Co-creation of an empathetic culture at Air New Zealand
by Jakub Jurkiewicz, Agile Coach
In October 2018 we had a pleasure to host Jeremy Dean, from riders&elephants, at our Auckland Agile Coaching meetup. Jeremy gave us a taste of his Emotional Culture Deck, a set of cards that help with co-creation of emotional culture in teams and organisations. Since that moment I have become a big fan of the Deck and I’ve been using it almost every week in the last 3–4 months.
There are multiple ways how to use the Deck, one of them being with teams, creating a space for them to discuss how they need to feel at work to be successful and how they don’t want to feel.
Here's the feedback I received after running recent Emotional Culture Workshops across Air New Zealand. I hope it shows you how powerful a tool it can be:
"At our away day Jakub introduced some new ways of thinking about how we can improve our team behaviours to better support us all as individuals and move the dial on needs that we all share. This was done in a way that everyone felt at ease in contributing to. I think everyone came away from that day feeling better connected and more in tune with everyone else in the team. This has never happened to such a great degree before."
"I have never felt so close to my team mates. Suddenly we were able to have time to reflect on our emotions but also we could build empathy for each other. Can’t wait to see how it would impact our day to day interactions as a team."
Stronger team culture
Empowered to support positive change across teams and leaders, recently we used the Emotional Culture Deck to focus on co-creation of empathetic team cultures at Air New Zealand.
Beyond individuals, teams, and leaders came the opportunity of larger culture change across a cohort of 60 people.
How do you allow people to look into the future and imagine how the culture could look like?
With this question in mind, the group decided to build the vision of the future they wanted to create together. The Emotional Culture Deck was instrumental during the session, leading to strong ideation and experiments that carried back out into the ‘live’ workplace.
Workshops began with individual reflection on emotions, then came together as groups. Some deep thoughts and experiences were shared, often not only about work but also about private life and how some of our home emotions are brought to work and vice versa. Long moments of silence, reflection and looks full of understanding were common.
"I think everyone came away from that day feeling better connected and more in tune with everyone else in the team. This has never happened to such a great degree before."
- Air New Zealand team member
Team building with The Emotional Culture Deck
We would start with individual reflection on the emotions we want to feel to be successful at work. After about 10 minutes, we would spend some time sharing our top 5 emotions. At this stage, you can almost feel how the energy and empathy in the room go up. It is hard to explain what exactly happens but somehow people seem to be attentive and actively listening with the focus on empathy and understanding. Next stage was to reflect on the emotions we definitely don’t want to feel at work. First, individual work to choose top 5 emotions. Later, sharing with the whole group. It was important at this stage to recognise that it can be hard and uneasy to share these emotions. Good facilitation is needed here to build a safe environment and make sure no one is forced to share more than they want to. Some really deep emotions, thoughts and experiences are shared in this phase, often not only about work but also about private life and how some of our home emotions are brought to work and vice versa. Long moments of silence, reflection and looks full of understanding are common in this part of the workshop.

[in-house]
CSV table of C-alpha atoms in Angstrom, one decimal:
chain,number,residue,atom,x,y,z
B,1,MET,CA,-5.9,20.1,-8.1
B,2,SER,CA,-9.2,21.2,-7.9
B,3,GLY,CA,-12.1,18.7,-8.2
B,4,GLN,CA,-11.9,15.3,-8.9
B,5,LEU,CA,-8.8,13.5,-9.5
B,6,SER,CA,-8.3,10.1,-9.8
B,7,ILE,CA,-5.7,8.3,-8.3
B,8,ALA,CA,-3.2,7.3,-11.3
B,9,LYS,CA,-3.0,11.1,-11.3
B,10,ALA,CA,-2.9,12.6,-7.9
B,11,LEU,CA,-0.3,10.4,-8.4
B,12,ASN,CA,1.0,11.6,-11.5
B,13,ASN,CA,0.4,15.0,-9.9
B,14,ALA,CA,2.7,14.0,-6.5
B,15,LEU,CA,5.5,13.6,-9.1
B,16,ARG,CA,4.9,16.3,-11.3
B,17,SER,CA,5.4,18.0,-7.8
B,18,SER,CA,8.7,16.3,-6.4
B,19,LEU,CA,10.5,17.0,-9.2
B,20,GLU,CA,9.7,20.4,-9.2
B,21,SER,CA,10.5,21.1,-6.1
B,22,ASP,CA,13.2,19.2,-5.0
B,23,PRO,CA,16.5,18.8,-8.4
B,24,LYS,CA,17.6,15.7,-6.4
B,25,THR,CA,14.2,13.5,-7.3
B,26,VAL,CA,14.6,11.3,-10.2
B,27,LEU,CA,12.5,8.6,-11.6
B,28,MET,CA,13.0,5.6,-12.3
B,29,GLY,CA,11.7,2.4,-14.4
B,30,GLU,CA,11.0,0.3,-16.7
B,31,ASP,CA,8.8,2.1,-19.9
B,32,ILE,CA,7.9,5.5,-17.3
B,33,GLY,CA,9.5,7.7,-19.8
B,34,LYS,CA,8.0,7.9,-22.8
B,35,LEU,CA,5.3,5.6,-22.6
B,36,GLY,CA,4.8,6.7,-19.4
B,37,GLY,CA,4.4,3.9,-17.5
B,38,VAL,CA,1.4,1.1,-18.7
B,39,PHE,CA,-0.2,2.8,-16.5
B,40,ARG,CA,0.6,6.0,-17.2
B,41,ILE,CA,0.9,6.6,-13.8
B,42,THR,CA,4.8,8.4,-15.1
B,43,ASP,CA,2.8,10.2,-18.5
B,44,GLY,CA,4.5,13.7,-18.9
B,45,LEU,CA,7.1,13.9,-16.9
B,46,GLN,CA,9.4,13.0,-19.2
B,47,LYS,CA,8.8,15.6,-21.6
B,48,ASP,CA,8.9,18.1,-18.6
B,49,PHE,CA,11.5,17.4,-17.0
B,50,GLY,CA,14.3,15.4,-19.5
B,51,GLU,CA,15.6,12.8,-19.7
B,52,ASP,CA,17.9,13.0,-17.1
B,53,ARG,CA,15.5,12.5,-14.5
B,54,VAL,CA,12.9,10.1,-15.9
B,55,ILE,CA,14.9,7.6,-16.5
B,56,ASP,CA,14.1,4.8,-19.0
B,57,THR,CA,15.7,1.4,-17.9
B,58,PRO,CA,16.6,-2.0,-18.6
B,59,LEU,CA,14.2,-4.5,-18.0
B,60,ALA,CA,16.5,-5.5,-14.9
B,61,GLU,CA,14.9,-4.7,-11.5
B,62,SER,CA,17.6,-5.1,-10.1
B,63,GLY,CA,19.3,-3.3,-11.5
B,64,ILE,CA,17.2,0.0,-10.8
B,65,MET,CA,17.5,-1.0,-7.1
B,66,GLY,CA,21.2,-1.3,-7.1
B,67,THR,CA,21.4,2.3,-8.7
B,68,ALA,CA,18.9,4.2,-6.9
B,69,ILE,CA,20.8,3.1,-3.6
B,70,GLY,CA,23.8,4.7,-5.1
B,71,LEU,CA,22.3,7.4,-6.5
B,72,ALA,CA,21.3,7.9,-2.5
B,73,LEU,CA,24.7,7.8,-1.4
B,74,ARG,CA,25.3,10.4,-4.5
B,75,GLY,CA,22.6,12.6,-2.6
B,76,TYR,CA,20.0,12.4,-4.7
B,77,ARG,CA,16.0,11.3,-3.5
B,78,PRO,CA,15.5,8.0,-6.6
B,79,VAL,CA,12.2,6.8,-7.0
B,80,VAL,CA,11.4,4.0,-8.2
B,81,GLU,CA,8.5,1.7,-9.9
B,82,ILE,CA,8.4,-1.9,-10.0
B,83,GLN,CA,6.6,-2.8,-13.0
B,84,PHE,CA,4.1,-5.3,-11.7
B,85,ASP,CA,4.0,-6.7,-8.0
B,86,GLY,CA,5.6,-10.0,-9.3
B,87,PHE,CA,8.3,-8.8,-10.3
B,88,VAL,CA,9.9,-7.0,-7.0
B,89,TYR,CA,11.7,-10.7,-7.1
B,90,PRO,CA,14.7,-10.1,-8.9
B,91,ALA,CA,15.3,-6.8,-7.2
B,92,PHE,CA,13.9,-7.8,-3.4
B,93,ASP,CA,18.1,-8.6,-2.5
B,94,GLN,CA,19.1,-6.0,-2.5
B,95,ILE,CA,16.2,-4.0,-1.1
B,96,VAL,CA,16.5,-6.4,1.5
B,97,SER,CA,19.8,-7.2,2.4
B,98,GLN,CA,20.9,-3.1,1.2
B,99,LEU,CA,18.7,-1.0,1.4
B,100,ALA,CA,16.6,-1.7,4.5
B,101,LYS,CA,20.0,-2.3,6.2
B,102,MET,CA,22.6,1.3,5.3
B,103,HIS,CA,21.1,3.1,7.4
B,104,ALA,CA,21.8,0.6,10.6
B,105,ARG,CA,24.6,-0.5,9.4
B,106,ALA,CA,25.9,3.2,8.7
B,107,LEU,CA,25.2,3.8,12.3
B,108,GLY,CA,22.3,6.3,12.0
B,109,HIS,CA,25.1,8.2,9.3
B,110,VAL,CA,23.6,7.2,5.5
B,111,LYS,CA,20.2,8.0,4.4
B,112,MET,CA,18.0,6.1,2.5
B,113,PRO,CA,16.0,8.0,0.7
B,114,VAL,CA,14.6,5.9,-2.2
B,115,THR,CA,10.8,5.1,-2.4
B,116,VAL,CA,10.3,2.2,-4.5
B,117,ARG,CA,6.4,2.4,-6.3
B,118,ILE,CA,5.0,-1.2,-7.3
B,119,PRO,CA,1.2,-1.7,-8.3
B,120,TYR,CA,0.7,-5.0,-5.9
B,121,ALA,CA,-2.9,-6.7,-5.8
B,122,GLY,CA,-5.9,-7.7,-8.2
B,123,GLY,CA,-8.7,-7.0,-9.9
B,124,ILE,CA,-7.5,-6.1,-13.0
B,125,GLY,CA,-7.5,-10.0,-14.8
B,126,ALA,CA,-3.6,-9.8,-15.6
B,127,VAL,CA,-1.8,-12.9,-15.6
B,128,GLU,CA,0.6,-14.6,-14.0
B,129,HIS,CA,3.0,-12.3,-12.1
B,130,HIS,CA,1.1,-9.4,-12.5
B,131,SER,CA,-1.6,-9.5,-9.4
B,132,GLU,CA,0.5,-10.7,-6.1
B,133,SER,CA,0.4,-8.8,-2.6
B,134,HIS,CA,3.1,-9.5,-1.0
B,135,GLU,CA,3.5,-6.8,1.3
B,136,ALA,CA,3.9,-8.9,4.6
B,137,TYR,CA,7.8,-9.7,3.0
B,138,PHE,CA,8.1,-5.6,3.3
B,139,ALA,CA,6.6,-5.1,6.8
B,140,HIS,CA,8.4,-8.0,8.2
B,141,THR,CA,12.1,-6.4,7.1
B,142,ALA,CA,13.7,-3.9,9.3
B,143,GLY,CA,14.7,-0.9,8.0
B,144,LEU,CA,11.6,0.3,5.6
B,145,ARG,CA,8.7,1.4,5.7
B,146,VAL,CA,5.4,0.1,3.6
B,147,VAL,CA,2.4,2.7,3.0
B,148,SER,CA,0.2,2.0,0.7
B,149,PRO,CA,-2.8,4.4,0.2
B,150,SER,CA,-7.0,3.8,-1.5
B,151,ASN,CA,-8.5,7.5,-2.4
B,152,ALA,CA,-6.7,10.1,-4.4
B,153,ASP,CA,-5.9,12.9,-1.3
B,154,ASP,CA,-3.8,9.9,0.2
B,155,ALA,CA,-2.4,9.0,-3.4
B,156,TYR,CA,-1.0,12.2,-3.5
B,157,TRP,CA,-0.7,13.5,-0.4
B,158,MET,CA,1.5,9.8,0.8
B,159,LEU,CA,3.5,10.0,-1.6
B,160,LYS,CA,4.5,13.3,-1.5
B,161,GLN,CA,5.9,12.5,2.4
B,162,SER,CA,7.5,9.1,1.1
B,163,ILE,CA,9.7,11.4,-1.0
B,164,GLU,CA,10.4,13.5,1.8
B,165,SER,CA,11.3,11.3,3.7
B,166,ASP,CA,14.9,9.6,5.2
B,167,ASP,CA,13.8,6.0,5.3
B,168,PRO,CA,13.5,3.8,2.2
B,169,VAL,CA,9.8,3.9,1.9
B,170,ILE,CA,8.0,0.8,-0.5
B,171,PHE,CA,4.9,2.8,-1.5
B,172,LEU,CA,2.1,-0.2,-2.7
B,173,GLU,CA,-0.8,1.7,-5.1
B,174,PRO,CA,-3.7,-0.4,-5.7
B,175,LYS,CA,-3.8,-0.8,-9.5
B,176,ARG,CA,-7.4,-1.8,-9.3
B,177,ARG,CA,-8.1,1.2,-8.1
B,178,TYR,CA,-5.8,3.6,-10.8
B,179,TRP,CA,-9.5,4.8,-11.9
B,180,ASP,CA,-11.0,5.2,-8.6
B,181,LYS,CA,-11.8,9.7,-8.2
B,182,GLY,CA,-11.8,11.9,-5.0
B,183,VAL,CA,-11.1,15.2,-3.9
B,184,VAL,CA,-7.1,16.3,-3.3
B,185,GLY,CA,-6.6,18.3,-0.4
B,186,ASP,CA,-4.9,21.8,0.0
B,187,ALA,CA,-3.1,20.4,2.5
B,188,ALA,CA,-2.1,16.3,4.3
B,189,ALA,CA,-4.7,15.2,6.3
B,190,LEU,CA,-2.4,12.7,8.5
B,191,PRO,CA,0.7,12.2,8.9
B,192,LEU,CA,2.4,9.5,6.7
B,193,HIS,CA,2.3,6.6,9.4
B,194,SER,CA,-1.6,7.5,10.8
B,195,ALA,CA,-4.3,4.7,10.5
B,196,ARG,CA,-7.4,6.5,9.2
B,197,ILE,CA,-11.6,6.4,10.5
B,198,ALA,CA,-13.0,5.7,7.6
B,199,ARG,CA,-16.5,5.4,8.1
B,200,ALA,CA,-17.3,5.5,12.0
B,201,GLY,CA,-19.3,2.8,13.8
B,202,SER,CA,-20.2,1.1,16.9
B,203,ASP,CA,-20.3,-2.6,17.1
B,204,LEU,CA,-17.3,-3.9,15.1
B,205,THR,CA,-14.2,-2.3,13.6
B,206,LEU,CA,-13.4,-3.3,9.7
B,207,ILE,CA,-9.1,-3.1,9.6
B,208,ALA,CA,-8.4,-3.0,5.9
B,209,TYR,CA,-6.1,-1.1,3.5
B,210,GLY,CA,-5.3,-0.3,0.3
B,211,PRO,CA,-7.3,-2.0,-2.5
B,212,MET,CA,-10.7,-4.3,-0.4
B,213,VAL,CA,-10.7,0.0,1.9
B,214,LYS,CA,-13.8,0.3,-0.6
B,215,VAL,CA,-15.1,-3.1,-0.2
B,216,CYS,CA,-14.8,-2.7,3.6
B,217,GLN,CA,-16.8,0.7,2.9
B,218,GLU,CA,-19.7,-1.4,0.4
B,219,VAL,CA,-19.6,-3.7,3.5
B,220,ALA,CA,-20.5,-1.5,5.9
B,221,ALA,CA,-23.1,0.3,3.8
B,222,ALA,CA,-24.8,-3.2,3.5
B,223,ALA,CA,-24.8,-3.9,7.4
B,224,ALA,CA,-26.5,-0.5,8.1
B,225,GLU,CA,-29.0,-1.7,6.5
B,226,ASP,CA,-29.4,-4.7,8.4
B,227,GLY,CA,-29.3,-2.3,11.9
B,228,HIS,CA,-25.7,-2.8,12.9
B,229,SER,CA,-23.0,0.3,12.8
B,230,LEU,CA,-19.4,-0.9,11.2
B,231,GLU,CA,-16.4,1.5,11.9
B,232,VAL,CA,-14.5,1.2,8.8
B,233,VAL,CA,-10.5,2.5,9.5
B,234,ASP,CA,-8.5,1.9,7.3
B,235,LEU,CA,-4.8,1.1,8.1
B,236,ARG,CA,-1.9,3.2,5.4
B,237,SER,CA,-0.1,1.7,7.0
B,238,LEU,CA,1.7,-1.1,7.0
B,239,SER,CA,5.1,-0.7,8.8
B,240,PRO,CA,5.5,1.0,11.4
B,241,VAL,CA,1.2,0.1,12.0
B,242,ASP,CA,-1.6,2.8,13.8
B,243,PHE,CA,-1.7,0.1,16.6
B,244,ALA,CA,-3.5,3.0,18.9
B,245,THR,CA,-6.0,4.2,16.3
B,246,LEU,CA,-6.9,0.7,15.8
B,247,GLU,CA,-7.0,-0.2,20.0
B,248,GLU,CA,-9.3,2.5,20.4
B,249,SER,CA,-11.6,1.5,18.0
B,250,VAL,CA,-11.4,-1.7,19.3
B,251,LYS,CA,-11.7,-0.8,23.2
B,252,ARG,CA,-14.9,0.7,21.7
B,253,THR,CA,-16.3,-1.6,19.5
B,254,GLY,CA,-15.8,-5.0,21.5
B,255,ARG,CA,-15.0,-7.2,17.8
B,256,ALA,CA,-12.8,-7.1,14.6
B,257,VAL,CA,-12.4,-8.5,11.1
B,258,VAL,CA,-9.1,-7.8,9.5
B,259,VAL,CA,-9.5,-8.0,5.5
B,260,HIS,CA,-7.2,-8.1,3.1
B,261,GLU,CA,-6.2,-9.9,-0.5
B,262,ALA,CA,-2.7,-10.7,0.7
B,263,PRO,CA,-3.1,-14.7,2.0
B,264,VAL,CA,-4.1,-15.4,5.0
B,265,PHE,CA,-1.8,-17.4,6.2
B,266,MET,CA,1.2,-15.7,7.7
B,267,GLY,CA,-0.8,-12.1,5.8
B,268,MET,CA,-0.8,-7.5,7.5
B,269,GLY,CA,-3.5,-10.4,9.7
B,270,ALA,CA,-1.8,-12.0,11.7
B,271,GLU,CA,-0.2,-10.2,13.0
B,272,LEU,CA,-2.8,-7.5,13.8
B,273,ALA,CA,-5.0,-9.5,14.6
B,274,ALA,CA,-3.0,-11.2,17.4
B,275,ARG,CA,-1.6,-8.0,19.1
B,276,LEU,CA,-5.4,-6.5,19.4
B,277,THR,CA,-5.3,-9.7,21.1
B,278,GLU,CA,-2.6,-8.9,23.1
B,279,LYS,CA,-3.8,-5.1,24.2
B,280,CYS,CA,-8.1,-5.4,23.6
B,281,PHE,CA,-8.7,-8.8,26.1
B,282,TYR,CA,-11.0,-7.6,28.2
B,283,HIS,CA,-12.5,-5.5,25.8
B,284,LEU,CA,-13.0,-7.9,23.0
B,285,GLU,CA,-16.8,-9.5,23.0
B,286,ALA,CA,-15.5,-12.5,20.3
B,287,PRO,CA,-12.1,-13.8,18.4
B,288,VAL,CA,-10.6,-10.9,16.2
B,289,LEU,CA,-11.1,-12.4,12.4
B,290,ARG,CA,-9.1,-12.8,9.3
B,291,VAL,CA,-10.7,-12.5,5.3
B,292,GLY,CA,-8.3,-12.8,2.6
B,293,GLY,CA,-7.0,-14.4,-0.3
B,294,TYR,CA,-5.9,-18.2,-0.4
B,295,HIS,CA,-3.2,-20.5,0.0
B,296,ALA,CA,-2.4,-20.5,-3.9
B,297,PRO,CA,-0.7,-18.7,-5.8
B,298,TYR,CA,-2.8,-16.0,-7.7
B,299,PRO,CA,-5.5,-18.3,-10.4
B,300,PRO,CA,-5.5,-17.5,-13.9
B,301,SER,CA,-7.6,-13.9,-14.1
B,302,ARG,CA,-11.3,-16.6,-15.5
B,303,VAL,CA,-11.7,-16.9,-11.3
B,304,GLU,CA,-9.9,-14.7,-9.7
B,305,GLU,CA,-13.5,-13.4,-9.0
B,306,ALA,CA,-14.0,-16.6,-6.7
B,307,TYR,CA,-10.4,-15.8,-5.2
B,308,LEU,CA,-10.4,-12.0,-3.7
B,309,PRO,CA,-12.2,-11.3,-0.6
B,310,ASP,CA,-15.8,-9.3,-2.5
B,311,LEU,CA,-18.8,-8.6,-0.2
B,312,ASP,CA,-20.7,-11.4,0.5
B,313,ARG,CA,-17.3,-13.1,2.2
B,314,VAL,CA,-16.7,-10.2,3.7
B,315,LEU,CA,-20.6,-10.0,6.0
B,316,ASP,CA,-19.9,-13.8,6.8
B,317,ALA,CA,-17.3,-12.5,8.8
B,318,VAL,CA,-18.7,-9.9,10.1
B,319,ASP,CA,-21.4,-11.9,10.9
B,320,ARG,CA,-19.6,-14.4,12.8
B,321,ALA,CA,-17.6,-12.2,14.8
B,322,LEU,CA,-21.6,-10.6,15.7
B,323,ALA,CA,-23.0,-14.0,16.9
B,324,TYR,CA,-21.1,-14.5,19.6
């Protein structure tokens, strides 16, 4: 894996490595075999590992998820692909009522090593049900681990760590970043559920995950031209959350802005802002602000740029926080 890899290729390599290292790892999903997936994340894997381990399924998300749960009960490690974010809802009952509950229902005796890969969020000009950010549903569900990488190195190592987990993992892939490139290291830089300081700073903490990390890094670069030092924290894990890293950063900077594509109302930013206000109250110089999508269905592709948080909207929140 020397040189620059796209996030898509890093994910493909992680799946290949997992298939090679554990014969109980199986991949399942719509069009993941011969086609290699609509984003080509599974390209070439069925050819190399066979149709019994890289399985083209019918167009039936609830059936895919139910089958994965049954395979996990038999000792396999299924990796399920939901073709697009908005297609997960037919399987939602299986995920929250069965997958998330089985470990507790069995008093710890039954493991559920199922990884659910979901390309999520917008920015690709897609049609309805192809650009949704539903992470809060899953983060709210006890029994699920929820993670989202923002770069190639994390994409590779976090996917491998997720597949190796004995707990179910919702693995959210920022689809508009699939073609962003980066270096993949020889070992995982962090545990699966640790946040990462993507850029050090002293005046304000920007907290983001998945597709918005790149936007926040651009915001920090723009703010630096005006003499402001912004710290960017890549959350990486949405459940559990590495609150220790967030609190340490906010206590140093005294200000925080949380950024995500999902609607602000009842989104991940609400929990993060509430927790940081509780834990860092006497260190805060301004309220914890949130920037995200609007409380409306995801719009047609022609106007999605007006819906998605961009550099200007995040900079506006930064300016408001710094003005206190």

Usually, this is where I finish the first workshop. It takes about an hour, sometimes a bit more, depending on the team size and how much they want to share. At the end of the workshop, we would agree to have a follow-up workshop where we would move from the individual emotions to team’s emotional culture.
The biggest learnings from these workshops?
I very often underestimate my teams. I tend to talk myself out of doing new things. I tell myself that my teams would not like it, they would not share their emotions, they would be bored and they would think that I was crazy. However, almost every time, and the workshops with ECD where the perfect example, I got surprised by the teams and together we can discover something new and exciting.
Download free PDF of The ECD
Check out the PDF of The Emotional Culture Deck before you invest in the cards or any of our courses that help you learn how to use the game
Enrol in our ECD Online Masterclass
Our ECD Online course will help you master the skills you need to run the same Emotional Culture workshops that Air New Zealand have run with their people.
Creating connected leaders
The Emotional Culture Deck is also being used for 1-on-1 sessions with leaders and managers. The deck enabled structured reflection on two key statements:
- Our success relies on our people feeling this…
- We absolutely don’t want our people to feel this…
Every leader then took away the Leadership Field Guide, a small canvas which comes with every Deck, to complete in their own time. This guide helps leaders reflect on their behaviours which support and hinder the emotional culture they want to create.
Smart organisations, especially those competing in global markets, know that empowering people to co-create their workplace culture is far more effective than exerting top-down control. The Emotional Culture Deck and supporting tools are designed to enable the conversations and reflection that help make this happen.